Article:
If you answered yes to several of these questions, you likely can improve how your contact center works through shrinkage and improve the overall productivity and morale of your contact center.

How is shrinkage currently calculated?

The math behind shrinkage has evolved over time but is now pretty straightforward.

When calculating shrinkage, remember that you are looking to determine the total staff required to ensure you will always have the minimum number of staff needed based on your contact volume and other factors (such as maintaining service levels).

How to calculate shrinkage

Total hours not working / Total scheduled paid hours

Example: 30 hours not working / 100 scheduled hours = 30%

How to determine required base staff

Total Required Staff – (Total Required Staff * Shrinkage %)

Example: 100 – (100 * 30%) = 70 Required Base Staff

How to calculate total staff required

Required Base Staff / (1 – Shrinkage %) = Total Staff Required

Example: 70 / (1 – 30%) = 100

These three equations will get you on your way to effectively managing the shrinkage of your contact center.

The different shrinkage types

Earlier we brought up two different types of shrinkage. Below is a quick definition of discretionary (planned) or non-discretionary (unplanned) terms and why they matter.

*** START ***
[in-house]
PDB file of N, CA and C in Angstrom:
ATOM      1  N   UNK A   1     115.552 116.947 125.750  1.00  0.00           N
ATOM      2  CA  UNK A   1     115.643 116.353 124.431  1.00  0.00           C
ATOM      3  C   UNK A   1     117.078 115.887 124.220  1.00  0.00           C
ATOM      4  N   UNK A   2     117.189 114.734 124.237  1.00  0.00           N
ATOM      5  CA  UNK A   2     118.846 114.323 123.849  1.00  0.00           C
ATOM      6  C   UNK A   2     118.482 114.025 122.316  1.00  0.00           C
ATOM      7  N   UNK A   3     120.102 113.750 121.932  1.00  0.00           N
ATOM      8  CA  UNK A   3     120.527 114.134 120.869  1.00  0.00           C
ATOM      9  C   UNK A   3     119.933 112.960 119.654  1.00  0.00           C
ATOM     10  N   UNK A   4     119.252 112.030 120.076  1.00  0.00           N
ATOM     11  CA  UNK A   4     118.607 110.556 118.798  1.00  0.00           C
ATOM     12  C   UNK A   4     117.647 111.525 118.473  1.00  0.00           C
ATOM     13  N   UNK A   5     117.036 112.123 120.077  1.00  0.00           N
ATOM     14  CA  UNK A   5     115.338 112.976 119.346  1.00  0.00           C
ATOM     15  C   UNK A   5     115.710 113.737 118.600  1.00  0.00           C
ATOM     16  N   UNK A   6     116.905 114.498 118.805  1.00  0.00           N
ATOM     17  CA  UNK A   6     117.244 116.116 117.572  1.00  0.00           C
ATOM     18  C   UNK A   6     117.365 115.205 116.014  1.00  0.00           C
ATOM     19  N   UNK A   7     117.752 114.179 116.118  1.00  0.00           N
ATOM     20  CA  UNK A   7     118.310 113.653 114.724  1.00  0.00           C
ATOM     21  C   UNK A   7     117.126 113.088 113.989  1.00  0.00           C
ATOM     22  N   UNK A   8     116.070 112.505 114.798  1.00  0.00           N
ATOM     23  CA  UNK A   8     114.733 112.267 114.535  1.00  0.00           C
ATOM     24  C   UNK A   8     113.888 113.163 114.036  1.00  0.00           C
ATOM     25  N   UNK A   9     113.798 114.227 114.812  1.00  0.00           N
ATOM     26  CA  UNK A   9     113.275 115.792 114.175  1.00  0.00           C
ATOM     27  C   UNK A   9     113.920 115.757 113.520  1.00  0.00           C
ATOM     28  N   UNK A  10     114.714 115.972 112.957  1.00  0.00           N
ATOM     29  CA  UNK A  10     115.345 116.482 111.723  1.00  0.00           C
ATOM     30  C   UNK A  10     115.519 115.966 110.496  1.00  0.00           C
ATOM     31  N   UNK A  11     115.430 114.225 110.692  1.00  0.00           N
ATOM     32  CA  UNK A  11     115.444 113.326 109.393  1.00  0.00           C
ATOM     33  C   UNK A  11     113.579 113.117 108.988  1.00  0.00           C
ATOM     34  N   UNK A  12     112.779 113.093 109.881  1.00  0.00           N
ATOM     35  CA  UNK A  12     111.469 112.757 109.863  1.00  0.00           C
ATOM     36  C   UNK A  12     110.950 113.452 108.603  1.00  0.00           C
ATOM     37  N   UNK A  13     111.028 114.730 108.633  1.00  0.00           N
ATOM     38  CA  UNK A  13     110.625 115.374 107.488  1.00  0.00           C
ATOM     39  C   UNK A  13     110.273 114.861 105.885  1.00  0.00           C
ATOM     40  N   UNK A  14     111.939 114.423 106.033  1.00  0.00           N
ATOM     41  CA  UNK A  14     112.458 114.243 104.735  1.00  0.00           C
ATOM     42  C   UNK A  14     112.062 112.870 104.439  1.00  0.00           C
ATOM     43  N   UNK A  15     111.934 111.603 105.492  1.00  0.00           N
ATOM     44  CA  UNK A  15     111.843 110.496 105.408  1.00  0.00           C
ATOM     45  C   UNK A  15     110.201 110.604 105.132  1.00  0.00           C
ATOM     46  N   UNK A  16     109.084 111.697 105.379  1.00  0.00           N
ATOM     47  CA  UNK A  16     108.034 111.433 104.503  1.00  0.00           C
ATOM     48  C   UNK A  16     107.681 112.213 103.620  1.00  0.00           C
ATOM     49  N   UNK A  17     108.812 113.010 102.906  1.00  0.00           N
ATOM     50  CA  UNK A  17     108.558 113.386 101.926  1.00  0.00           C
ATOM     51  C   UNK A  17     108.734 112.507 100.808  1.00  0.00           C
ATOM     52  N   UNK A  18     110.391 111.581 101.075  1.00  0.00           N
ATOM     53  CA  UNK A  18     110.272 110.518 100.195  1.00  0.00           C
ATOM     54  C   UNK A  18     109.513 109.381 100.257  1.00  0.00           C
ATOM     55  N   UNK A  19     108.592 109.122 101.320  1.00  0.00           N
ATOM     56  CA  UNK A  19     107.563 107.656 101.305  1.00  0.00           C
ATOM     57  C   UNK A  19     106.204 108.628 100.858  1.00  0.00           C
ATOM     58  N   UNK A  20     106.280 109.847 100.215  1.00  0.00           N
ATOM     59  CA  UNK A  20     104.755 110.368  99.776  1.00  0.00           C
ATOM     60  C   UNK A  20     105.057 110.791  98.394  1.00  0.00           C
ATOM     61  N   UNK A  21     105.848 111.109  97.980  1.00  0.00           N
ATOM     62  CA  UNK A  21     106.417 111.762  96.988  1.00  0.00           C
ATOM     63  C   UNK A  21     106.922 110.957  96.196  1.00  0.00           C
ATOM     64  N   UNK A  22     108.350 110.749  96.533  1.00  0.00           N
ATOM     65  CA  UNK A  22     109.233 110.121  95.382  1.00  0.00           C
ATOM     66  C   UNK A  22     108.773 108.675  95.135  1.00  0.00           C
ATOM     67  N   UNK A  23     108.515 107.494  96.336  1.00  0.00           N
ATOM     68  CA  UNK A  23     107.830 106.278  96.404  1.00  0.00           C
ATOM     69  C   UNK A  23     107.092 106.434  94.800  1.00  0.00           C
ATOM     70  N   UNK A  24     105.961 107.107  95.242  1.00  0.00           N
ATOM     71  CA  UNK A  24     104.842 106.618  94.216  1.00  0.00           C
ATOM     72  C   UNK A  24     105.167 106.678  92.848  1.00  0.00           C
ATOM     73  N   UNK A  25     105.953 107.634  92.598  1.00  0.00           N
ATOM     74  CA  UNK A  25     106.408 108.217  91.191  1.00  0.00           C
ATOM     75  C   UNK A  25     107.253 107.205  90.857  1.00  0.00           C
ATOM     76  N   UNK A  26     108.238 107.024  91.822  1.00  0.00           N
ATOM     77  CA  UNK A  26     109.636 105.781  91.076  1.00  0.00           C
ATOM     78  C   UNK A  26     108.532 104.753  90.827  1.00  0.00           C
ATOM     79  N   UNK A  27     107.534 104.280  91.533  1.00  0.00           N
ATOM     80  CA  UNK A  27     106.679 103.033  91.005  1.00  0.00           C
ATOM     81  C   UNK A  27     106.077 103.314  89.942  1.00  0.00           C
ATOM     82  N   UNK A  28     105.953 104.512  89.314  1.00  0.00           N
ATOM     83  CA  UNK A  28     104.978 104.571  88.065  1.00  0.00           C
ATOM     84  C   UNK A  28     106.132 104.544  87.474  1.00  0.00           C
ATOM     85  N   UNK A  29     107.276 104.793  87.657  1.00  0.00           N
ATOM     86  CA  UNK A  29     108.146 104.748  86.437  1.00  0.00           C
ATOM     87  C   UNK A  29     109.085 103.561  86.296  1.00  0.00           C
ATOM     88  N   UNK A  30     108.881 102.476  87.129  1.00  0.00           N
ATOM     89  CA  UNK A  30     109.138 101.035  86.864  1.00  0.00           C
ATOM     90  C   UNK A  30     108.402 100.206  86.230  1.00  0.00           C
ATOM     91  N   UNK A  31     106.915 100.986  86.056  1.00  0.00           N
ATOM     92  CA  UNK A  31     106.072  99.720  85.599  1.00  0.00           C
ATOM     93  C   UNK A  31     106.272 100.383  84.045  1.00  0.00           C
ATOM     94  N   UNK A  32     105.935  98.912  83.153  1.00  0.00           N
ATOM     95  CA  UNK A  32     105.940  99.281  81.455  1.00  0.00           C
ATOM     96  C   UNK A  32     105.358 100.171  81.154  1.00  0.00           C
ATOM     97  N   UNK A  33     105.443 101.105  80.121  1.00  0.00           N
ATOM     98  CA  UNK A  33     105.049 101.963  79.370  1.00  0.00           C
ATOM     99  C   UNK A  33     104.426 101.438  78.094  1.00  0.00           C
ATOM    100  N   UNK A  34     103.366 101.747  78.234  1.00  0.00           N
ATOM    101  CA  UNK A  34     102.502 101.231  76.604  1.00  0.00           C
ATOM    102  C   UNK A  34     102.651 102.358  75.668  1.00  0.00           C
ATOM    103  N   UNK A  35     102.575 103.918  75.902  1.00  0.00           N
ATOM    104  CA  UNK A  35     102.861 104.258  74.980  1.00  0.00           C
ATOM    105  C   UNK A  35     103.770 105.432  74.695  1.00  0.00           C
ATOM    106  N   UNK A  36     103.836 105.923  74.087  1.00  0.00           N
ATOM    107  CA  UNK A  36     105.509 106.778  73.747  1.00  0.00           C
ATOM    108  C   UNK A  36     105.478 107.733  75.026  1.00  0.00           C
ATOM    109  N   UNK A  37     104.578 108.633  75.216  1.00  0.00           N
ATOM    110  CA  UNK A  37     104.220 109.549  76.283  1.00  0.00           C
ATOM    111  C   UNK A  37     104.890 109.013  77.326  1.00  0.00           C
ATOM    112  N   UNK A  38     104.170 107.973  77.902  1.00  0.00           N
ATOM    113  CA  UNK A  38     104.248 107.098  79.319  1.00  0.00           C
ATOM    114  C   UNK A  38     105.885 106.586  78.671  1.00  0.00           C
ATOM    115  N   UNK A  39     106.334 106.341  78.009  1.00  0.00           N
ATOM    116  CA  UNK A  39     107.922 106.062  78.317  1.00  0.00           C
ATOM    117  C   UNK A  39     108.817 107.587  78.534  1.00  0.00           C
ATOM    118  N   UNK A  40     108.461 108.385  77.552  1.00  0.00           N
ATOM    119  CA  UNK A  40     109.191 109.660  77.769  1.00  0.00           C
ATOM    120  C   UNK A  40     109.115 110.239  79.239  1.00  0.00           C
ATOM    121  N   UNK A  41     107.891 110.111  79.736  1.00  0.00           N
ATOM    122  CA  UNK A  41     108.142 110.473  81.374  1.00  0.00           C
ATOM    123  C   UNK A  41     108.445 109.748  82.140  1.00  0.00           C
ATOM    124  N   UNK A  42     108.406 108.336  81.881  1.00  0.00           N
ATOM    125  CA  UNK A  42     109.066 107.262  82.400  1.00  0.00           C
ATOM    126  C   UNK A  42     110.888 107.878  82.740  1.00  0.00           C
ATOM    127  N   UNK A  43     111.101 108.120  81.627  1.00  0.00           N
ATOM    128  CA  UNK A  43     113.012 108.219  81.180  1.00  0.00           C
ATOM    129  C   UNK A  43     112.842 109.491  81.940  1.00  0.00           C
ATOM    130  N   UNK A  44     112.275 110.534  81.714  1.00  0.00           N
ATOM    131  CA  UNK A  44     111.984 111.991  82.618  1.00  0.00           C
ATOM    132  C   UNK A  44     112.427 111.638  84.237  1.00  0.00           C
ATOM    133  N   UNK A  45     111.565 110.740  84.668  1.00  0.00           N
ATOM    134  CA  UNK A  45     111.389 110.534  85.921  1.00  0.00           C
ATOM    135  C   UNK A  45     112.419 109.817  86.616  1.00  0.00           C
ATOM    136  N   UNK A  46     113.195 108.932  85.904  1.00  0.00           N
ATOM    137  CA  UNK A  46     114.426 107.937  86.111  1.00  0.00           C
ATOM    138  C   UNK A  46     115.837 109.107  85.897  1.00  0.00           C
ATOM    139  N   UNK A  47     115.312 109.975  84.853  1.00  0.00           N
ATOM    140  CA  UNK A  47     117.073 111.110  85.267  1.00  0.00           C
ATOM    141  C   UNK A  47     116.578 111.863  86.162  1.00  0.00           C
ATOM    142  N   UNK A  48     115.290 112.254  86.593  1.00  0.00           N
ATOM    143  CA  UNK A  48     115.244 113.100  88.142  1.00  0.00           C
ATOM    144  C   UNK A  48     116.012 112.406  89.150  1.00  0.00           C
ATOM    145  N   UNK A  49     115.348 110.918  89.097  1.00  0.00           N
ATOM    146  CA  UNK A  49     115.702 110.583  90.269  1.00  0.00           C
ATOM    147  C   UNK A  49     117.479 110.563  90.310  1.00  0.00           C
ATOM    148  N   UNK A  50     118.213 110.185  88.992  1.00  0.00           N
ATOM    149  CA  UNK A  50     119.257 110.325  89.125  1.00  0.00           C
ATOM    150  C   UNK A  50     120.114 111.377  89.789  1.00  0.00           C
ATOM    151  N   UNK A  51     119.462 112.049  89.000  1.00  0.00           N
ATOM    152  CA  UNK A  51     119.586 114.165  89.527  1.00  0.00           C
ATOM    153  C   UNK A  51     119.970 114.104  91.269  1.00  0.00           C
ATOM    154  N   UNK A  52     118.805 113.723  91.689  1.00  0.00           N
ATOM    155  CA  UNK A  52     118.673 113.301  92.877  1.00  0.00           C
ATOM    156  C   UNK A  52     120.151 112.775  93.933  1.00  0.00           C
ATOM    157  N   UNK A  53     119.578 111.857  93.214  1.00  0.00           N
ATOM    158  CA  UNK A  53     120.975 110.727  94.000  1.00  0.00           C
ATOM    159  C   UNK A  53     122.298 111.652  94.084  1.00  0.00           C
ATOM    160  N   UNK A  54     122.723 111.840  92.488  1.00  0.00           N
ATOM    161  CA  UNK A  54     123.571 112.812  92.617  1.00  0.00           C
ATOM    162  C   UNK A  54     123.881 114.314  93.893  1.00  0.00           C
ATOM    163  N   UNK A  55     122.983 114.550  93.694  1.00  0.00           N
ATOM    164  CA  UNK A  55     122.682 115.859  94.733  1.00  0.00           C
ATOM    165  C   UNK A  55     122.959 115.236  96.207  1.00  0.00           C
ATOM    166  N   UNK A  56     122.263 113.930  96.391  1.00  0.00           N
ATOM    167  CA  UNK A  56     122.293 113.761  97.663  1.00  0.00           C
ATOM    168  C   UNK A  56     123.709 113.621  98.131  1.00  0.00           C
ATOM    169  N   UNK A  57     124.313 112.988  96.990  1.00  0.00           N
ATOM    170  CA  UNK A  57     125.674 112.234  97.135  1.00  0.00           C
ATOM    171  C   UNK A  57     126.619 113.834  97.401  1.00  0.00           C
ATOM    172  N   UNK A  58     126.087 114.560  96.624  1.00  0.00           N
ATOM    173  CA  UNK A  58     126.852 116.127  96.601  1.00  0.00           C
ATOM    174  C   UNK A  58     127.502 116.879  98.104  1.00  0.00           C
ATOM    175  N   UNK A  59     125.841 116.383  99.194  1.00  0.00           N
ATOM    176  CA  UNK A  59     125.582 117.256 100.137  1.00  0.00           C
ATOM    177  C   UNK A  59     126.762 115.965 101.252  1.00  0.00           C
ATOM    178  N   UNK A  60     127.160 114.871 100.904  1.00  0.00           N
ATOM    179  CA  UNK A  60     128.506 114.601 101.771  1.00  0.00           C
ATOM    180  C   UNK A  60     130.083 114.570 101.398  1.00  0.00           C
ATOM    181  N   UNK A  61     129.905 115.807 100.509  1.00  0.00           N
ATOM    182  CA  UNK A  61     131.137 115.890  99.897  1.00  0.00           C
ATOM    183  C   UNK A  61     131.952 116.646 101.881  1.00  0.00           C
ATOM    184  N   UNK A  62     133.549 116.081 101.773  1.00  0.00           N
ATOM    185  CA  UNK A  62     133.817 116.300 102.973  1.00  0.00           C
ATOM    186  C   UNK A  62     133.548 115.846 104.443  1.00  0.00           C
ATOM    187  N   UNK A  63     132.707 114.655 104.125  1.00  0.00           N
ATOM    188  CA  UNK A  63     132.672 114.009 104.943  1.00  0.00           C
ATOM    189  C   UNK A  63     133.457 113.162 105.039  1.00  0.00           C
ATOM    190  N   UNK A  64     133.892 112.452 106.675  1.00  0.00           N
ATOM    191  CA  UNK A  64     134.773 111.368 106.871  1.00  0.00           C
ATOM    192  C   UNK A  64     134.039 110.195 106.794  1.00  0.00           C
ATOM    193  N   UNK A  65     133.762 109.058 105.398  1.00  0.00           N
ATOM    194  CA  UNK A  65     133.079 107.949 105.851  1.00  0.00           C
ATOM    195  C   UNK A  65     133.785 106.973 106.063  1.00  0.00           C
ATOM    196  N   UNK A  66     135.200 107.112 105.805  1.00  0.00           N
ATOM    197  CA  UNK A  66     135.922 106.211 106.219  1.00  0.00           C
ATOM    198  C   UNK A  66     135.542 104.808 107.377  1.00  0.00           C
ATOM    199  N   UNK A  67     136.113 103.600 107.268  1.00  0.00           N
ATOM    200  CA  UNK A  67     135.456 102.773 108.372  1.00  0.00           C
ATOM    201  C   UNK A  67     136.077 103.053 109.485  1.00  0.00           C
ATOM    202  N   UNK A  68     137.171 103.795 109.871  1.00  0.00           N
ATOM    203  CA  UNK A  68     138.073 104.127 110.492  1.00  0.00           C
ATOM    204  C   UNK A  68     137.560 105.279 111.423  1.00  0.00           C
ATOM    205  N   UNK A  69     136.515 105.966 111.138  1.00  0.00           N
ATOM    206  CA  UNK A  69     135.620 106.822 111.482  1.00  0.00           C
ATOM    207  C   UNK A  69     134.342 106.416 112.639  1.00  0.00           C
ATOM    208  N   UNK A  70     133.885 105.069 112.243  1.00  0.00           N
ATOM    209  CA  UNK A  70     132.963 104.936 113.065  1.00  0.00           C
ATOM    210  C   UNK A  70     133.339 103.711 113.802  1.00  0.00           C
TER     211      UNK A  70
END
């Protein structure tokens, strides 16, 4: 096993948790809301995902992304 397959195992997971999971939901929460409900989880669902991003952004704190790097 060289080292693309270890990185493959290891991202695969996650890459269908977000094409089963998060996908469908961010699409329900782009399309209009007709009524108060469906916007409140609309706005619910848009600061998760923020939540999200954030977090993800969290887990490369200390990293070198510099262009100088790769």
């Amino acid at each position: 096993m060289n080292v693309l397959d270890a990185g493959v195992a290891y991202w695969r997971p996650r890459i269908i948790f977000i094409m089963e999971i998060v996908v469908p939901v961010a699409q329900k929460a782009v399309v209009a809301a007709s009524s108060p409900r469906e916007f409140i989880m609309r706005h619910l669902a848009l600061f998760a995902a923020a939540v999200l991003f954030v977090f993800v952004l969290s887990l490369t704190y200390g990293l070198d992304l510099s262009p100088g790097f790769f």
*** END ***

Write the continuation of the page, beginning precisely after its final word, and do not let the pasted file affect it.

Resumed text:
- Discretionary shrinkage is also commonly referred to as planned shrinkage and encompasses those things that are within our control (meetings, trainings, etc.). These are events a contact center can control.

  - Non-discretionary shrinkage is also commonly referred to as unplanned shrinkage and encompasses those things that are outside of our control (absenteeism, HR protected events, etc.). A contact center really doesn’t have much control over this type of shrinkage, it’s just what needs to happen being a part of a company.

Now, let’s take a look at a quick shrinkage example from a contact center in the image below…


Based on this information, we can break out the shrinkage into a bucket for each type.

Discretionary (8.8% total)

  - 7% meetings/training
  - 2% personal enrichment